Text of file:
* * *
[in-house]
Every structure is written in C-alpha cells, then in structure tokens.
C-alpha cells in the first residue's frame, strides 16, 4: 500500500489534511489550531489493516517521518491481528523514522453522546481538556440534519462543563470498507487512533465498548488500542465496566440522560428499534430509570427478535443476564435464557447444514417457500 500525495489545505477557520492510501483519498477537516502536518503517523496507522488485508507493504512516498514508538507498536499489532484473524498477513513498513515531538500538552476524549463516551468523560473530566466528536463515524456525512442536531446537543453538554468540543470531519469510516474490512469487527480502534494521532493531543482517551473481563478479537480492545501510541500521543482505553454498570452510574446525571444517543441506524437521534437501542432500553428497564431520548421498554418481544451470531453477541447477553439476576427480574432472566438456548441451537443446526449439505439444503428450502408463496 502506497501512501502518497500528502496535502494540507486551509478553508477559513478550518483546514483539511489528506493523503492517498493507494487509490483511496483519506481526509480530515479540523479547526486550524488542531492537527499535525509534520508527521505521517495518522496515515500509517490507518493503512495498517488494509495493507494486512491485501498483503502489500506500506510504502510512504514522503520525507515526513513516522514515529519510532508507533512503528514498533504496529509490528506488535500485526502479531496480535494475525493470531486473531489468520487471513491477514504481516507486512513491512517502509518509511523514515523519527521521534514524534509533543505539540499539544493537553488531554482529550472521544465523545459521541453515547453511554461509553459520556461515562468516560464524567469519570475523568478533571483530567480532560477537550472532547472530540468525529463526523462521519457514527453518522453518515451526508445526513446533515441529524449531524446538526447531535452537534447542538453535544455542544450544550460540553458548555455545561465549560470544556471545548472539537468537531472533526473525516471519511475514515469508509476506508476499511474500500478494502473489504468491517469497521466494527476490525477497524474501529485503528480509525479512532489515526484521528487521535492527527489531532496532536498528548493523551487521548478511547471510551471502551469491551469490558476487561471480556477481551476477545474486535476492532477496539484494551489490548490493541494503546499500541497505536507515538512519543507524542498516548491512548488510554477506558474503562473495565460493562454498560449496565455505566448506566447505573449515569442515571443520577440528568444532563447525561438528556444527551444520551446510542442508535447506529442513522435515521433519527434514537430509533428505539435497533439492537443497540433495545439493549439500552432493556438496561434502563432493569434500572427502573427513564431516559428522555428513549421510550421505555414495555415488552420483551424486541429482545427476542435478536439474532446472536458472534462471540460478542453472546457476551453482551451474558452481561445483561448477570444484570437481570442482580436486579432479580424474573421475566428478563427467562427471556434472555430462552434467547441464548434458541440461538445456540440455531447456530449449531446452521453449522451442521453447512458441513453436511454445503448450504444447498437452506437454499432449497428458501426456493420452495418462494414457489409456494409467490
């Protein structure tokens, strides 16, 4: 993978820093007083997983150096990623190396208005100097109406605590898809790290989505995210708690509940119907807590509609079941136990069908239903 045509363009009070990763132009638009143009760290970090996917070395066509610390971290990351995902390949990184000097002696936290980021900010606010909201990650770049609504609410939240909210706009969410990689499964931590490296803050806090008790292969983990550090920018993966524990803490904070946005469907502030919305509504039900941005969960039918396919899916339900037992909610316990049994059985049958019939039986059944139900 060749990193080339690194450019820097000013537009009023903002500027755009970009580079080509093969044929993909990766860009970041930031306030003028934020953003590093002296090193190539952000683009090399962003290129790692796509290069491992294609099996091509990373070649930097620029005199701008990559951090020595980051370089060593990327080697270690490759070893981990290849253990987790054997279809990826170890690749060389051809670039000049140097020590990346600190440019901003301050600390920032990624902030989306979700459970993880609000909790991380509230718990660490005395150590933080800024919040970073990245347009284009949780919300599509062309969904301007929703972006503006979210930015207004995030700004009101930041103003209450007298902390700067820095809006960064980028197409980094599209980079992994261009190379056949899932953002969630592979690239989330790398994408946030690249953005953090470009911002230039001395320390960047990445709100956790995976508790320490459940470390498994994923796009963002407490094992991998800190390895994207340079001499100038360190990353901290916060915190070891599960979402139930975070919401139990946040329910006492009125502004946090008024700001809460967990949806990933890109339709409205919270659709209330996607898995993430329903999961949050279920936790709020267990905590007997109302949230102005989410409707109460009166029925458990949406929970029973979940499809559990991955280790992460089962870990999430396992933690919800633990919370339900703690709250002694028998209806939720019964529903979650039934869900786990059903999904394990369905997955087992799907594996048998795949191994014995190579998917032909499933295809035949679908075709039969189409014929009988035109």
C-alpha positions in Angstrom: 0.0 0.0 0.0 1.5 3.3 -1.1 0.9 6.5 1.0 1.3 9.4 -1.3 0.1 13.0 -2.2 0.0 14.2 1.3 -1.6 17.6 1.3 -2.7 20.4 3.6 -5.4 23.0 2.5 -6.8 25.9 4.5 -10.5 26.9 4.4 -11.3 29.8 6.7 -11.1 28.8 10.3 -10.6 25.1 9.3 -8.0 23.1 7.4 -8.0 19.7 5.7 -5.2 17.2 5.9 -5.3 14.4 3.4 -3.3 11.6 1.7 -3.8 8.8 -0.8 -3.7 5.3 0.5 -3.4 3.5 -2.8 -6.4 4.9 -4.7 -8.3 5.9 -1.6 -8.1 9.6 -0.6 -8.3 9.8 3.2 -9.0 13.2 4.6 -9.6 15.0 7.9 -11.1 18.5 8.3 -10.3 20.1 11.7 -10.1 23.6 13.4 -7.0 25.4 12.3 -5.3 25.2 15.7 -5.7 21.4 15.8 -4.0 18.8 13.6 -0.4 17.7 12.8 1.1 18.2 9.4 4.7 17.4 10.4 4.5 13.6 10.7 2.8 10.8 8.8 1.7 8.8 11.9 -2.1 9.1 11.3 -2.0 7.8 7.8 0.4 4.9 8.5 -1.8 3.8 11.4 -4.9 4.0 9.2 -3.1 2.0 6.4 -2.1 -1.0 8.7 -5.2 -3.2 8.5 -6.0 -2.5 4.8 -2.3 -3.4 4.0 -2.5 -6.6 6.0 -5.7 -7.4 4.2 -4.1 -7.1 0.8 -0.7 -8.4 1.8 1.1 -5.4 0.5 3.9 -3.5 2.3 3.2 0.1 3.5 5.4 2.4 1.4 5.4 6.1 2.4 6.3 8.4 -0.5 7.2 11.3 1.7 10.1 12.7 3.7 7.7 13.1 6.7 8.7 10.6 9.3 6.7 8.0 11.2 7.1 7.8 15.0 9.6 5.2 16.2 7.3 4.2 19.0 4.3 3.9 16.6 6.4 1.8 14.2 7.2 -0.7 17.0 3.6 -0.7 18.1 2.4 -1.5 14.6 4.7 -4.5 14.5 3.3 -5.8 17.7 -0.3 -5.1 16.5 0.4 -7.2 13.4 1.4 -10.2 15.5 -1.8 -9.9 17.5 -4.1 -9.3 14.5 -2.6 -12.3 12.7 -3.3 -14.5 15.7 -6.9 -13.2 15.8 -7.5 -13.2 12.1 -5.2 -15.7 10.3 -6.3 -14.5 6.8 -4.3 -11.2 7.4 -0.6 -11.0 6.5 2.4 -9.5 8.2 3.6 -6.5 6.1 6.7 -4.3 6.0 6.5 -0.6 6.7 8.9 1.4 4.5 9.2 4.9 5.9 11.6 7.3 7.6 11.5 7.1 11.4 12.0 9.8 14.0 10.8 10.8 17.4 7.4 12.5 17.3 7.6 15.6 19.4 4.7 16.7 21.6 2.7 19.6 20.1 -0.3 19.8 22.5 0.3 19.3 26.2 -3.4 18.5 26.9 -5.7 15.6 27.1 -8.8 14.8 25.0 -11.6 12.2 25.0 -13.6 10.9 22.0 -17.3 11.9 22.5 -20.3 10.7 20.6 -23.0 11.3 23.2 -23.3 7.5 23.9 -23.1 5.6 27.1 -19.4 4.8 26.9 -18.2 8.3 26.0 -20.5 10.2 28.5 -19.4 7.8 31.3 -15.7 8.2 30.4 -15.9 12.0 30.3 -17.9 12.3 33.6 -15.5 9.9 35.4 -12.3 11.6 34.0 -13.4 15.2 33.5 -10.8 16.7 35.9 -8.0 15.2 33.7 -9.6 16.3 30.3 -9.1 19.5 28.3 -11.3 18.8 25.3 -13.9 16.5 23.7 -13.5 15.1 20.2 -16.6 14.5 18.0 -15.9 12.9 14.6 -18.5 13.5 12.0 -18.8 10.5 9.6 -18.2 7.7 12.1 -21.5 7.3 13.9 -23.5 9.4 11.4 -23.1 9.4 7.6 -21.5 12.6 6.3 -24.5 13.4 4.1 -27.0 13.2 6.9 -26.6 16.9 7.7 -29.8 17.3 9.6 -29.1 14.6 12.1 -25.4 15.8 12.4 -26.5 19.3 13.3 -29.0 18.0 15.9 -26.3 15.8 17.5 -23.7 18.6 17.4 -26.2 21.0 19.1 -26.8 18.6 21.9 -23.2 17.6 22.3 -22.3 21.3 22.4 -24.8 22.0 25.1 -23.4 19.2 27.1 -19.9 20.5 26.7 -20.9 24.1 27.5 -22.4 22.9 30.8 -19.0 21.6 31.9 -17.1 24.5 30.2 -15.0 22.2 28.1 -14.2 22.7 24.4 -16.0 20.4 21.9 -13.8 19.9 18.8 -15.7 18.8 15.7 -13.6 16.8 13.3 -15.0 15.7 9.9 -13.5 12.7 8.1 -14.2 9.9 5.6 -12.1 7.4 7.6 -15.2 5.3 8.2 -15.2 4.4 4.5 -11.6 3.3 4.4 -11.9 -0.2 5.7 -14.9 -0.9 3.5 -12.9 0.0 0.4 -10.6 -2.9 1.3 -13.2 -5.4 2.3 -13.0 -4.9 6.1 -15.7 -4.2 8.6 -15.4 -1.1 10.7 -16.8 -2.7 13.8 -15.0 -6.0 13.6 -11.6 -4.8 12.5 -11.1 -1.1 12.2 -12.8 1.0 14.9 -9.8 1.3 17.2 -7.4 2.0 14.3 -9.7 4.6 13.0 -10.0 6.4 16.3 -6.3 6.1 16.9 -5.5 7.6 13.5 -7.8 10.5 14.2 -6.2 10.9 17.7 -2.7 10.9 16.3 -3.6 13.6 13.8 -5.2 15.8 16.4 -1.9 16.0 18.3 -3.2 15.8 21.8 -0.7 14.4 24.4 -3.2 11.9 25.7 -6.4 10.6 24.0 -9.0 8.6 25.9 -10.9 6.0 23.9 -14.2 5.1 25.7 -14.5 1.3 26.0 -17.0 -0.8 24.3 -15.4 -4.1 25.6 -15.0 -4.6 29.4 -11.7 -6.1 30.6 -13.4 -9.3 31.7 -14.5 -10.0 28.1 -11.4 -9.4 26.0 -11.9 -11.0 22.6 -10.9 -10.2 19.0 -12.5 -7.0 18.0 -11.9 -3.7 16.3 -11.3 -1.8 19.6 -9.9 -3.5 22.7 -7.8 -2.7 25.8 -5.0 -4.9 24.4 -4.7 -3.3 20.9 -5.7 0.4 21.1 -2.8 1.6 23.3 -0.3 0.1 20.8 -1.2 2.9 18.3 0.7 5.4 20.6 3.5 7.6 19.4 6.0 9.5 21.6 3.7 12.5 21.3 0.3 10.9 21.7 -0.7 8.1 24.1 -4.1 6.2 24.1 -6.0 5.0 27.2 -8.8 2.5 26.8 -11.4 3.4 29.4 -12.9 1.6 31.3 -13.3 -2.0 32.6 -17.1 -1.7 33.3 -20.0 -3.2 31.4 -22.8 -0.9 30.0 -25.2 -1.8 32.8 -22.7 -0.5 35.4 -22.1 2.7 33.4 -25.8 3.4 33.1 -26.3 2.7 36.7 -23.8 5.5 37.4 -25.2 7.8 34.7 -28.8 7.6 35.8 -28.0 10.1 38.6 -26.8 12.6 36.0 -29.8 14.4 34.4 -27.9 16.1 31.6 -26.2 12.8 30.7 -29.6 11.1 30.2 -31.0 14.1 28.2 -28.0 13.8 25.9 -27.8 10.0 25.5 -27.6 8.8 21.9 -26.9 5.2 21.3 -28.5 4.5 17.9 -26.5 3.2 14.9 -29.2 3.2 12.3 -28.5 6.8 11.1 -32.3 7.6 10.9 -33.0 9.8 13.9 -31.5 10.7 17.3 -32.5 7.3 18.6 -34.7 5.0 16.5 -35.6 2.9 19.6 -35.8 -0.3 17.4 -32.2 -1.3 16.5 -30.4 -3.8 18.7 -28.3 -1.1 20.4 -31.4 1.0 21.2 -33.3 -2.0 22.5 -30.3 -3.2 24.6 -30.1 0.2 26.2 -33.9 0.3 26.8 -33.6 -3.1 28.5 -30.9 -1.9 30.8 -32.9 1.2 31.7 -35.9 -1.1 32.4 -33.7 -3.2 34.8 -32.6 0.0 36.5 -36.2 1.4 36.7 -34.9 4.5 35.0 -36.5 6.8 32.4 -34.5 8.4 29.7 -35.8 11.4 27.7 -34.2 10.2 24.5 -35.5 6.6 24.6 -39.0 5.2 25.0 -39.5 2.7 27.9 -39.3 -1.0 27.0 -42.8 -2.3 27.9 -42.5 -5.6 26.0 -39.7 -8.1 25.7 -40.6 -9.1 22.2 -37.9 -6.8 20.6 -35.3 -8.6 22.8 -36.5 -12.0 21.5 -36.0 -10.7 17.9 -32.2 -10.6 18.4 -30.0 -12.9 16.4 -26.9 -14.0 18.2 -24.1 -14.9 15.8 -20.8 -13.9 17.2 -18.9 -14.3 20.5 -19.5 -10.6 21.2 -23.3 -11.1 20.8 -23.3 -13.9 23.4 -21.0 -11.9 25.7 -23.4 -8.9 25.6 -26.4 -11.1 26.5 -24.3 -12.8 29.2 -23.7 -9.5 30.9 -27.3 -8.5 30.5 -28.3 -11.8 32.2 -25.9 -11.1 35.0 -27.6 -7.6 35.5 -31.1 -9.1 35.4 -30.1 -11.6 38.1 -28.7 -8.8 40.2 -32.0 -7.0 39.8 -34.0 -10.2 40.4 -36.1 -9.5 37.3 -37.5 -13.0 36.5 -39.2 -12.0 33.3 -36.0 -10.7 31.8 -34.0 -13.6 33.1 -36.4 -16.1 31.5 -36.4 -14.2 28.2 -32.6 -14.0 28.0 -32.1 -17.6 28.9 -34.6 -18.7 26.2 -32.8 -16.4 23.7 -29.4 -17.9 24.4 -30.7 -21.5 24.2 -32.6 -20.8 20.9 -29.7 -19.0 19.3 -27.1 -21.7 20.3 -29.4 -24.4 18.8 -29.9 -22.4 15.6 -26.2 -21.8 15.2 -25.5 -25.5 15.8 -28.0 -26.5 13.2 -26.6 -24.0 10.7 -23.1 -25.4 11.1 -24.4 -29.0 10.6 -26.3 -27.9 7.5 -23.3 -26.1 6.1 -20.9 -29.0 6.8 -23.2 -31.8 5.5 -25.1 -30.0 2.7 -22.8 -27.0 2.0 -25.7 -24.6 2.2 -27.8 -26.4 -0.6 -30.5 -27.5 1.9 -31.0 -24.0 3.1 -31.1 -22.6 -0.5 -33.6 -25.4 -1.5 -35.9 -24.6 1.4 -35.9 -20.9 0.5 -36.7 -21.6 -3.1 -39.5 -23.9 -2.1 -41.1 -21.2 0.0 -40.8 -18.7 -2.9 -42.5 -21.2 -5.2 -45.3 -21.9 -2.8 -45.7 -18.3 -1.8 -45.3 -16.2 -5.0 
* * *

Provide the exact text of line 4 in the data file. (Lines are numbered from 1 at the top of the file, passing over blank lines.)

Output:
């Protein structure tokens, strides 16, 4: 993978820093007083997983150096990623190396208005100097109406605590898809790290989505995210708690509940119907807590509609079941136990069908239903 045509363009009070990763132009638009143009760290970090996917070395066509610390971290990351995902390949990184000097002696936290980021900010606010909201990650770049609504609410939240909210706009969410990689499964931590490296803050806090008790292969983990550090920018993966524990803490904070946005469907502030919305509504039900941005969960039918396919899916339900037992909610316990049994059985049958019939039986059944139900 060749990193080339690194450019820097000013537009009023903002500027755009970009580079080509093969044929993909990766860009970041930031306030003028934020953003590093002296090193190539952000683009090399962003290129790692796509290069491992294609099996091509990373070649930097620029005199701008990559951090020595980051370089060593990327080697270690490759070893981990290849253990987790054997279809990826170890690749060389051809670039000049140097020590990346600190440019901003301050600390920032990624902030989306979700459970993880609000909790991380509230718990660490005395150590933080800024919040970073990245347009284009949780919300599509062309969904301007929703972006503006979210930015207004995030700004009101930041103003209450007298902390700067820095809006960064980028197409980094599209980079992994261009190379056949899932953002969630592979690239989330790398994408946030690249953005953090470009911002230039001395320390960047990445709100956790995976508790320490459940470390498994994923796009963002407490094992991998800190390895994207340079001499100038360190990353901290916060915190070891599960979402139930975070919401139990946040329910006492009125502004946090008024700001809460967990949806990933890109339709409205919270659709209330996607898995993430329903999961949050279920936790709020267990905590007997109302949230102005989410409707109460009166029925458990949406929970029973979940499809559990991955280790992460089962870990999430396992933690919800633990919370339900703690709250002694028998209806939720019964529903979650039934869900786990059903999904394990369905997955087992799907594996048998795949191994014995190579998917032909499933295809035949679908075709039969189409014929009988035109």